Researchers in São Paulo have developed a tool that can analyse clinical samples from patients and diagnose infection by 416 different tropical diseases.
The team at University of São Paulo (USP) at Ribeirão Preto in Brazil hope it can be used by Brazil’s reference laboratories such as Adolfo Lutz Institute, Oswaldo Cruz Foundation (Fiocruz) and Evandro Chagas Institute to assist epidemiological surveillance and detect pathogens with the potential to cause epidemics in humans.
The USP is Brazil’s largest research institution, and the results come from its leading Ribeirão Preto Pharmaceutical School (FCFRP-USP), with support from FAPESP, the São Paulo Research Foundation. The development underscores a core of leading research in tropical disease in the state, which is also home to the São Paulo-Minas Gerais Tropical Medicine Research Center (SaMi-Trop).
Professor Victor Hugo Aquino said: “The number of patients with suspected dengue, Zika or chikungunya infection will increase when summer arrives. Conventional methods are frequently unable to confirm diagnosis of these diseases, so we don’t know which viruses are circulating.”
In his view, if a tool like this had been available when Zika began circulating in Brazil, it might have been possible to restrict its spread to the initial outbreak location: “We took a long time to realise an epidemic was under way because no one was thinking of Zika at the time.”
The platform is designed foremost to detect pathogens transmitted by arthropods such as mosquitoes and ticks, though it can also diagnose infectious agents transmitted by small mammals, like hantavirus. It can also detect a number of viruses which haven’t yet caused problems in humans but may do so one day if they evolve and spread, such as Mayaro, an alphavirus related to chikungunya that is transmitted by wild mosquitoes; and Oropouche, which to date has caused epidemics confined to riverine communities in the Amazon region.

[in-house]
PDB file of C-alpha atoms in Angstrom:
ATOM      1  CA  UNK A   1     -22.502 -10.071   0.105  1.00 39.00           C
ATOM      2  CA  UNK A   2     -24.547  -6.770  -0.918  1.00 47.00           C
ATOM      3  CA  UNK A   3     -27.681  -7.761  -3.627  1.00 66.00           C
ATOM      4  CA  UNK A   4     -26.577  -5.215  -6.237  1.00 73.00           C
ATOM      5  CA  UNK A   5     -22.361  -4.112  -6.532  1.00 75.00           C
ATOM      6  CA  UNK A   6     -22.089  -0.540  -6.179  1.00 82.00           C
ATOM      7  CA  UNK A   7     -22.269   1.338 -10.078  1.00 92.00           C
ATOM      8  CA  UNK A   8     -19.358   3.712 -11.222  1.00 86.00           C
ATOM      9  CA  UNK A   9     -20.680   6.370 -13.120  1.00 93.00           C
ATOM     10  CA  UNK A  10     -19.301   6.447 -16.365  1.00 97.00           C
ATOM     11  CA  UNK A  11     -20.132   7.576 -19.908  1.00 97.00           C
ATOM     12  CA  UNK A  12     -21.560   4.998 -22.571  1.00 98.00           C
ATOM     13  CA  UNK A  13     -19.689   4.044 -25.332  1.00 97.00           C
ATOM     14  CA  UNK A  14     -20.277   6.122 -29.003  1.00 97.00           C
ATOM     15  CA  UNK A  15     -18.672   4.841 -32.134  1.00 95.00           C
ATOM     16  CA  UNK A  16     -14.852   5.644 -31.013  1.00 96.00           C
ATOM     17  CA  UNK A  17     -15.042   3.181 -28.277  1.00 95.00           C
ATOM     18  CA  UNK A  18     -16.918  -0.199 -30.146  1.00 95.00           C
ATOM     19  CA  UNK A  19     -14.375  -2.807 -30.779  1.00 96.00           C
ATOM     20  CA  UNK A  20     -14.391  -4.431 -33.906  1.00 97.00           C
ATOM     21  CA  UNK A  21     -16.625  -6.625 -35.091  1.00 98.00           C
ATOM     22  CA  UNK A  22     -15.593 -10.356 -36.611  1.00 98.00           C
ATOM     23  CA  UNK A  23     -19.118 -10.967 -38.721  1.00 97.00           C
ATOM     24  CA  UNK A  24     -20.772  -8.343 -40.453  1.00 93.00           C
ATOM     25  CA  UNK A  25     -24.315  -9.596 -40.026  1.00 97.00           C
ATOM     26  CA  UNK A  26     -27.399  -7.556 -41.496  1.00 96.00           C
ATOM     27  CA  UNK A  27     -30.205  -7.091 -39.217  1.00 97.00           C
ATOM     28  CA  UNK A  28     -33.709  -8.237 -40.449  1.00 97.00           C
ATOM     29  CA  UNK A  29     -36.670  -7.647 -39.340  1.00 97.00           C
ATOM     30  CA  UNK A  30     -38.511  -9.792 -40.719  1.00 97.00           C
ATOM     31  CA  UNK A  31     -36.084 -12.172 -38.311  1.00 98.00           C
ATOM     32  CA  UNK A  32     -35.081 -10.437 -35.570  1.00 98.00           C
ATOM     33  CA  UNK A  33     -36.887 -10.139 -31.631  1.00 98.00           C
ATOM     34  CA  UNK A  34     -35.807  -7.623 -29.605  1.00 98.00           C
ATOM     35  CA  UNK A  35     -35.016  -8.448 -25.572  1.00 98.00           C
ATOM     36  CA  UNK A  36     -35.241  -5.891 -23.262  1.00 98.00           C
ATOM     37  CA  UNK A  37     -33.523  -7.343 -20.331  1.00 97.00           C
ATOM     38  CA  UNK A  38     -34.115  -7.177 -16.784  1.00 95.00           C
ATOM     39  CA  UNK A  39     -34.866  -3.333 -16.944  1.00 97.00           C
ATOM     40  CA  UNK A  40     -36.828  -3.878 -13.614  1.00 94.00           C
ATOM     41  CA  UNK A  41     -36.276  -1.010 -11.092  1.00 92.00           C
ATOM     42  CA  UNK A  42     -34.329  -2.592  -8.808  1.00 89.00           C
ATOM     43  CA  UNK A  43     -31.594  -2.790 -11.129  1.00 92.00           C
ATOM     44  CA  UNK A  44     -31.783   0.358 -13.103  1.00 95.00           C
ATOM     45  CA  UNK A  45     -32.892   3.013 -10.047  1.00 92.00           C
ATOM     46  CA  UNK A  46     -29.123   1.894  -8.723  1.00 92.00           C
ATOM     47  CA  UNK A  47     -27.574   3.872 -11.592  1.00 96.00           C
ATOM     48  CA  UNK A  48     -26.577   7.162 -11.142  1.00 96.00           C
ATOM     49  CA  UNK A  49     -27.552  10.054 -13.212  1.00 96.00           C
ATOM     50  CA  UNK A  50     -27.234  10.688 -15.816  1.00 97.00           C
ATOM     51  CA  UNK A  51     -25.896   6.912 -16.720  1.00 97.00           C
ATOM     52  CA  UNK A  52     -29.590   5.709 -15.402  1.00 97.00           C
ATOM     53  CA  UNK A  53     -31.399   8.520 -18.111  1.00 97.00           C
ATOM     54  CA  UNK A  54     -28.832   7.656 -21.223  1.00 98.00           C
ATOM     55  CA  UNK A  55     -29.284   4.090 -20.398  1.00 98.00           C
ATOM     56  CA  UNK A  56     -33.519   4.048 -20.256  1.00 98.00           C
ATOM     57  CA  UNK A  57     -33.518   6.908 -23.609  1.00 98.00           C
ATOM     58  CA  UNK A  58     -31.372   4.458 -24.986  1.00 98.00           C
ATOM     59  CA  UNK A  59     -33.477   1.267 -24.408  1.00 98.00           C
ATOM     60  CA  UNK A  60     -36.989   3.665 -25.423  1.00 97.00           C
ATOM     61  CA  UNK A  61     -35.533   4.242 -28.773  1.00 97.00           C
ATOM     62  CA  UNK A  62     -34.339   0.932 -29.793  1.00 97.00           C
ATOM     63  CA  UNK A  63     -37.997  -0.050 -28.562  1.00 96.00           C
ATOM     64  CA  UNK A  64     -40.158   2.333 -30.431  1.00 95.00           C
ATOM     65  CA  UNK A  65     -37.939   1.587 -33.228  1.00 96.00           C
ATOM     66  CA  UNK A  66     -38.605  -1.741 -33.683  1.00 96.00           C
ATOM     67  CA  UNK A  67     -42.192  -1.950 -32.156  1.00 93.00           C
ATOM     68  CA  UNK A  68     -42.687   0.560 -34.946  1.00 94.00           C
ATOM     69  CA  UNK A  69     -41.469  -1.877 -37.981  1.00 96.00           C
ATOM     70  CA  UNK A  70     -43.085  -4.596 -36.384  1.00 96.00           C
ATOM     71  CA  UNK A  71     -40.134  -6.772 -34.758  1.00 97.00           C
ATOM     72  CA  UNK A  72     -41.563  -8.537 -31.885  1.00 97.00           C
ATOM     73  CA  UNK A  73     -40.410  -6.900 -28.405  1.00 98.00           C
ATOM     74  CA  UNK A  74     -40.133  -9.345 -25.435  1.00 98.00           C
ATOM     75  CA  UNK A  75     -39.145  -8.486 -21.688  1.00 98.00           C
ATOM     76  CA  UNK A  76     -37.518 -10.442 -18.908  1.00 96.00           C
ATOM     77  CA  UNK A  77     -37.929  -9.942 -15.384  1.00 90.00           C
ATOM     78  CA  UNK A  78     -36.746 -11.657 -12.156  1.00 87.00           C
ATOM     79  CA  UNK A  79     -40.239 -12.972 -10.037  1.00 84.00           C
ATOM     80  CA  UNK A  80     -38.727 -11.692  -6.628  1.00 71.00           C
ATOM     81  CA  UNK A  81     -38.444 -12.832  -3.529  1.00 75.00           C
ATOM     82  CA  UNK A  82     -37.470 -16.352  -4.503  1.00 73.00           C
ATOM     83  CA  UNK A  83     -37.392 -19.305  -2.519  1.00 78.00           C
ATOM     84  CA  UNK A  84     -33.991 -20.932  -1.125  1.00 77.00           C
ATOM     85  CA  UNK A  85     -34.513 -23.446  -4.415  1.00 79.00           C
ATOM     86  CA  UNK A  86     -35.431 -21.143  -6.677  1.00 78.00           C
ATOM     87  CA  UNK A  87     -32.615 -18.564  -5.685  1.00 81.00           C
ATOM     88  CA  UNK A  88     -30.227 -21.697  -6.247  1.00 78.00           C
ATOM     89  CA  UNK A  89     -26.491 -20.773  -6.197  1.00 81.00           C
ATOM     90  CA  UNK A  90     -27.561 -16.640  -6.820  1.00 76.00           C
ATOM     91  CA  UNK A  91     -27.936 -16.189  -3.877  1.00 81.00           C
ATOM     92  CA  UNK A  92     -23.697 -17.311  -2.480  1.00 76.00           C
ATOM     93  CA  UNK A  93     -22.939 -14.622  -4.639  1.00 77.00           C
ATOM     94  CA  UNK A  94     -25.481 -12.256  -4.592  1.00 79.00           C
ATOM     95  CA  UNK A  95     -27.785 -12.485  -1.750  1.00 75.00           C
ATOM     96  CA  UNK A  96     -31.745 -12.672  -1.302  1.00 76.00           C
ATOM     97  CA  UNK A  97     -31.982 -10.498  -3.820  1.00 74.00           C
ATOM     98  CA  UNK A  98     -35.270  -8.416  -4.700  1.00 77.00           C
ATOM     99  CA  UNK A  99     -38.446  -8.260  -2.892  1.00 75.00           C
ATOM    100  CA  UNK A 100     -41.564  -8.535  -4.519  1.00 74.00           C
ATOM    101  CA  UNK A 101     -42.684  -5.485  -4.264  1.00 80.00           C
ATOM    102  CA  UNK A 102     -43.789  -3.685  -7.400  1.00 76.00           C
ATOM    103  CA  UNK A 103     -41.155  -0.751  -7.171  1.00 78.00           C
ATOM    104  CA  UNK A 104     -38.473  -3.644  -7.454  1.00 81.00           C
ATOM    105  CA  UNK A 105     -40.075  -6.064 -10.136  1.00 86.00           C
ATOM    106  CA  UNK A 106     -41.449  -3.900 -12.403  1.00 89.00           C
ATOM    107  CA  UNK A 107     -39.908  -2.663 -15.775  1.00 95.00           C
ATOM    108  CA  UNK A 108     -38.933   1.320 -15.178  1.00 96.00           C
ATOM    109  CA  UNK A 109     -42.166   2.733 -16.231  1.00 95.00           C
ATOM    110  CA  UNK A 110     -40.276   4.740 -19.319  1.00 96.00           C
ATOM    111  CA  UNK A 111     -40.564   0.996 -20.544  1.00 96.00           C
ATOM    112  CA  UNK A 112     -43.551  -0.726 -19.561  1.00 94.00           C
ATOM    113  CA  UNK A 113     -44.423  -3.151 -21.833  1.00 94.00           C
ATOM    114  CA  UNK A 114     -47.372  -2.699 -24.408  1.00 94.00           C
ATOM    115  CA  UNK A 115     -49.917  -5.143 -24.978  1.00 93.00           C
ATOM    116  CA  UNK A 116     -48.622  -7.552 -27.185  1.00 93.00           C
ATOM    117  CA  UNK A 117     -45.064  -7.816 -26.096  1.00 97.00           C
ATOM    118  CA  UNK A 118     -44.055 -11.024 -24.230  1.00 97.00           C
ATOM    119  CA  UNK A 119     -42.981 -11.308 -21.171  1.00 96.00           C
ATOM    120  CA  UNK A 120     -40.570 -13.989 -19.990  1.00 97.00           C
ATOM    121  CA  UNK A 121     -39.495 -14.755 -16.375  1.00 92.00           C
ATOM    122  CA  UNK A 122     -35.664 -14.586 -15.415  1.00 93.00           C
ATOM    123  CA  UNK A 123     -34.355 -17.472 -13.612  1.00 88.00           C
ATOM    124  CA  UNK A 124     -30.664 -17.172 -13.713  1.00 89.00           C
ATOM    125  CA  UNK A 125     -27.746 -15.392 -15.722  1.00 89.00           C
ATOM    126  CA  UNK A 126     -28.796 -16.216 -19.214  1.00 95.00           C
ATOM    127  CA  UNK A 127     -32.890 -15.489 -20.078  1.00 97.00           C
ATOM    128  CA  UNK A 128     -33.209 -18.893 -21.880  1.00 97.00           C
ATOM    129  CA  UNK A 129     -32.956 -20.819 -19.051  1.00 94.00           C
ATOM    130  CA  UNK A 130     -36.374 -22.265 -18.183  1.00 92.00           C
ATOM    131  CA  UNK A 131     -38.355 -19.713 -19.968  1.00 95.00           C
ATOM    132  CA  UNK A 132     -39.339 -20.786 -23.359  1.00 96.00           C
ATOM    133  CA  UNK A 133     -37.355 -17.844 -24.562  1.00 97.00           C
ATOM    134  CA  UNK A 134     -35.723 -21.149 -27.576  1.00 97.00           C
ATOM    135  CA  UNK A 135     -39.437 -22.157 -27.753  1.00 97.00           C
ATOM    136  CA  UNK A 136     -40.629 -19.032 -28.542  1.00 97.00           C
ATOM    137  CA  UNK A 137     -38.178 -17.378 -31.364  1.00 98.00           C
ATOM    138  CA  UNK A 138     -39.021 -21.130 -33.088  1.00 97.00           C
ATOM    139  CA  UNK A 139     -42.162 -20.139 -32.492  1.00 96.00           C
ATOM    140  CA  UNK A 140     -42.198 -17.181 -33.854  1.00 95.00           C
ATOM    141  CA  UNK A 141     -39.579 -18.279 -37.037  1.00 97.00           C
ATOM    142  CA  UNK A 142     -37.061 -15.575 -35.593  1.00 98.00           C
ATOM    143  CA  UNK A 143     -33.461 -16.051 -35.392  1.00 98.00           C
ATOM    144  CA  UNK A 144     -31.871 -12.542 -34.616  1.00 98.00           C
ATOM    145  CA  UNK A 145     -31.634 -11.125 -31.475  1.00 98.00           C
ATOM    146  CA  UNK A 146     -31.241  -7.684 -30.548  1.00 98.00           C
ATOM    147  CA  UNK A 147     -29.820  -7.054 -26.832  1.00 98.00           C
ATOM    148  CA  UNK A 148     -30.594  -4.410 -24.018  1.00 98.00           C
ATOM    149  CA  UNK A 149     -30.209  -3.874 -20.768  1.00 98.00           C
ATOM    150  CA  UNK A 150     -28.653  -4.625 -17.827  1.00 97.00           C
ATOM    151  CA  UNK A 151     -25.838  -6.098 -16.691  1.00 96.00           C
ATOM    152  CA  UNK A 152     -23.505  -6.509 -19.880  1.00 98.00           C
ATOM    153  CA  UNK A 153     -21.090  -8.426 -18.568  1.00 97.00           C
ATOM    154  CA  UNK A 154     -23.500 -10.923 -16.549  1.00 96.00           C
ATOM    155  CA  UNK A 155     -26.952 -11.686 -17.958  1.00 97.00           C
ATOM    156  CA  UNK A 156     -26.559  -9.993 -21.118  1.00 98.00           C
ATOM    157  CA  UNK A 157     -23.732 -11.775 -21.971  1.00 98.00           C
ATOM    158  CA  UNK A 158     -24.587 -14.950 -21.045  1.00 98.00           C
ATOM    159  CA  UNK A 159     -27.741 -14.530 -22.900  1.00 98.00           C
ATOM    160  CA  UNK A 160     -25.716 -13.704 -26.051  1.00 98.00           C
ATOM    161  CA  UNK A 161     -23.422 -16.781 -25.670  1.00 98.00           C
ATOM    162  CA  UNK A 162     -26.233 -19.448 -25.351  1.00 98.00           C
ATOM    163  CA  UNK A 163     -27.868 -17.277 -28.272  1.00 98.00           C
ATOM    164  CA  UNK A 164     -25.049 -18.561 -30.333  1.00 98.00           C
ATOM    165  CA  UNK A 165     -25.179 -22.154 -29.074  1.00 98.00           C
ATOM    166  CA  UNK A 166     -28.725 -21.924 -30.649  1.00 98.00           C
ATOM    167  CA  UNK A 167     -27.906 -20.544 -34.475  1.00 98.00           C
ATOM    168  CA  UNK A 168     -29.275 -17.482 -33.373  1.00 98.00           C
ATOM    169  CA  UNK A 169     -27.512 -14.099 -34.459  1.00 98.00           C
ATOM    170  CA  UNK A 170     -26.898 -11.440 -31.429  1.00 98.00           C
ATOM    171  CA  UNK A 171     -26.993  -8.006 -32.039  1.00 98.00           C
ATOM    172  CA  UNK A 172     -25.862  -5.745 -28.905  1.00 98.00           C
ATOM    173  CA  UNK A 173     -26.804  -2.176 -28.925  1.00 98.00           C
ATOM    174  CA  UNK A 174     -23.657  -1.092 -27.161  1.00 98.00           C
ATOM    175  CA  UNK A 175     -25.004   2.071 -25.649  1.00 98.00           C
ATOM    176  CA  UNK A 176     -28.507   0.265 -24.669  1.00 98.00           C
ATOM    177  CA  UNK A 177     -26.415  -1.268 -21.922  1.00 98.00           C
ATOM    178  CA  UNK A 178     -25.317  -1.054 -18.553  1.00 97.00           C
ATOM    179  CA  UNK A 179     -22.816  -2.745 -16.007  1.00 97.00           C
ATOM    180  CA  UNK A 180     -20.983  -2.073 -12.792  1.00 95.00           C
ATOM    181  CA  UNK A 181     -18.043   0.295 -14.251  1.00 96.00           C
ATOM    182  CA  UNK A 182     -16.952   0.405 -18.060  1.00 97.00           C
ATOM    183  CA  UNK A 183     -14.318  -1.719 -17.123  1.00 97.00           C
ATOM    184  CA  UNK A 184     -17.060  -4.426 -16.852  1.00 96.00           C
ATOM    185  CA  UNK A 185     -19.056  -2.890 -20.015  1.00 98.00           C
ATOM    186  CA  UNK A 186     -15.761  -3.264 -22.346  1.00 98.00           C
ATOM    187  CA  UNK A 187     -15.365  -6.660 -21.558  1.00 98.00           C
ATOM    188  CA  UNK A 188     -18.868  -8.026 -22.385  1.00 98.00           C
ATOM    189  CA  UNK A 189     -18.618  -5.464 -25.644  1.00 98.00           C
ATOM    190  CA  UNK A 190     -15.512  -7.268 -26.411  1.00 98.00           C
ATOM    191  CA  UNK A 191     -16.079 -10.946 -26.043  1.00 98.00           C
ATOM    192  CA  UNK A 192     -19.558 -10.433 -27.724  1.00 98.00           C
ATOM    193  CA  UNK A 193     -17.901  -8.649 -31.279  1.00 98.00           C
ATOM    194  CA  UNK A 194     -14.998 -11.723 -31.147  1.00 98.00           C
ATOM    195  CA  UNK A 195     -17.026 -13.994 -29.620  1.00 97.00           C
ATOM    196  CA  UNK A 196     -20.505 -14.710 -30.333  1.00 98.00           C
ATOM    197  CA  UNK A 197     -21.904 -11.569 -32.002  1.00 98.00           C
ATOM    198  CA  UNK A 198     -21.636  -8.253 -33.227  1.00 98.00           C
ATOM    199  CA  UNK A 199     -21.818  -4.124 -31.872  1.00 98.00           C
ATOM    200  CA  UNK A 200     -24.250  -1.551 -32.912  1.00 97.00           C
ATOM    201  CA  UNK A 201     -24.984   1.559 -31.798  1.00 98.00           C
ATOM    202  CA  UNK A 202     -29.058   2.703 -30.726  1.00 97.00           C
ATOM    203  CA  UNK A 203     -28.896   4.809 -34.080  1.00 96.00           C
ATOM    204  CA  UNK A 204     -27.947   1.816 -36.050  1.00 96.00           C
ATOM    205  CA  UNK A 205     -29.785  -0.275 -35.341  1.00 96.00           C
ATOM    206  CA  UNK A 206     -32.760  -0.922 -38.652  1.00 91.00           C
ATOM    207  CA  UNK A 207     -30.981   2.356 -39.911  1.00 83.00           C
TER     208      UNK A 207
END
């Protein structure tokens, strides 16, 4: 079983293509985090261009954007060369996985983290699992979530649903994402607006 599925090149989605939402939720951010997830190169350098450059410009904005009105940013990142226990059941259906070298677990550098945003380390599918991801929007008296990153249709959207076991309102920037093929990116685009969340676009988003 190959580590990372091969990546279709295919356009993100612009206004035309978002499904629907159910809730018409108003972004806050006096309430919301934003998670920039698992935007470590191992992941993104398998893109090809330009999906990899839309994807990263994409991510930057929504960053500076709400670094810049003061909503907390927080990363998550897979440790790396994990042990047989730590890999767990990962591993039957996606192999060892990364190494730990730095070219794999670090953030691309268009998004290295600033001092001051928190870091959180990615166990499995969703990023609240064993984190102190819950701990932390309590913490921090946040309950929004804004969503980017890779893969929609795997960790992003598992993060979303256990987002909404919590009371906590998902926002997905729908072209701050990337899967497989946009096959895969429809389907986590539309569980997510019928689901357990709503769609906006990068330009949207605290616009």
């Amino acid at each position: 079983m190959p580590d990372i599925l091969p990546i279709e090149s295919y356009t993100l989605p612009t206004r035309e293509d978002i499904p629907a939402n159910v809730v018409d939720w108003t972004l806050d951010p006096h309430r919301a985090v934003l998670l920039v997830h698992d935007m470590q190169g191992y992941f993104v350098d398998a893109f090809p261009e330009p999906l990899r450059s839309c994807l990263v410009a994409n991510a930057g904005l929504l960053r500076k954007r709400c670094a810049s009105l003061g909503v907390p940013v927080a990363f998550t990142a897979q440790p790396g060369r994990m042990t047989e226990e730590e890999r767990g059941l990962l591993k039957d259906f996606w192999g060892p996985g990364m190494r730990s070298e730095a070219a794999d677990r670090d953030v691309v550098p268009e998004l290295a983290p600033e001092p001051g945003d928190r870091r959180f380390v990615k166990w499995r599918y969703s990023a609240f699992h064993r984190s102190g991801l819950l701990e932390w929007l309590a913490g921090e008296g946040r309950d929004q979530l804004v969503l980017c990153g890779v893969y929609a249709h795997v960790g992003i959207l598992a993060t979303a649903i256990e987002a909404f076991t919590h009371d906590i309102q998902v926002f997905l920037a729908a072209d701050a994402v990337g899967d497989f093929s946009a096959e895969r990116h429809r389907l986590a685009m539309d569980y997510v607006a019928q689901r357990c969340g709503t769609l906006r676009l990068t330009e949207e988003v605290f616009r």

The test encompasses all viruses occurring in tropical regions with DNA sequences deposited in GenBank, a public database maintained by the National Center for Biotechnology Information (NCBI).
A device – the same as that used in microarray assays for the analysis of gene expression – reads a DNA microarray slide with eight identical sub-arrays containing viral probes replicated at least three times to complete the array with 15,000 probes. Each probe contains the sequences for 60 nucleotides that are complementary to the genomes of the viruses.
“If a blood sample contains one of the 416 viruses included on the microchip, the pathogen’s genome will bind with one of the probes to produce a marker that can be detected by a scanner,” Aquino said.
The methodology was validated using 20 viruses available at FCFRP-USP’s Virology Laboratory. It also proved effective in diagnosing cases of co-infection, such as when the same patient has been infected by both Zika and dengue.
High costs will mean the test is not initially available for the general population, but it will be used on patients with suspected dengue, Zika or other febrile diseases when diagnosis isn’t confirmed by conventional methods.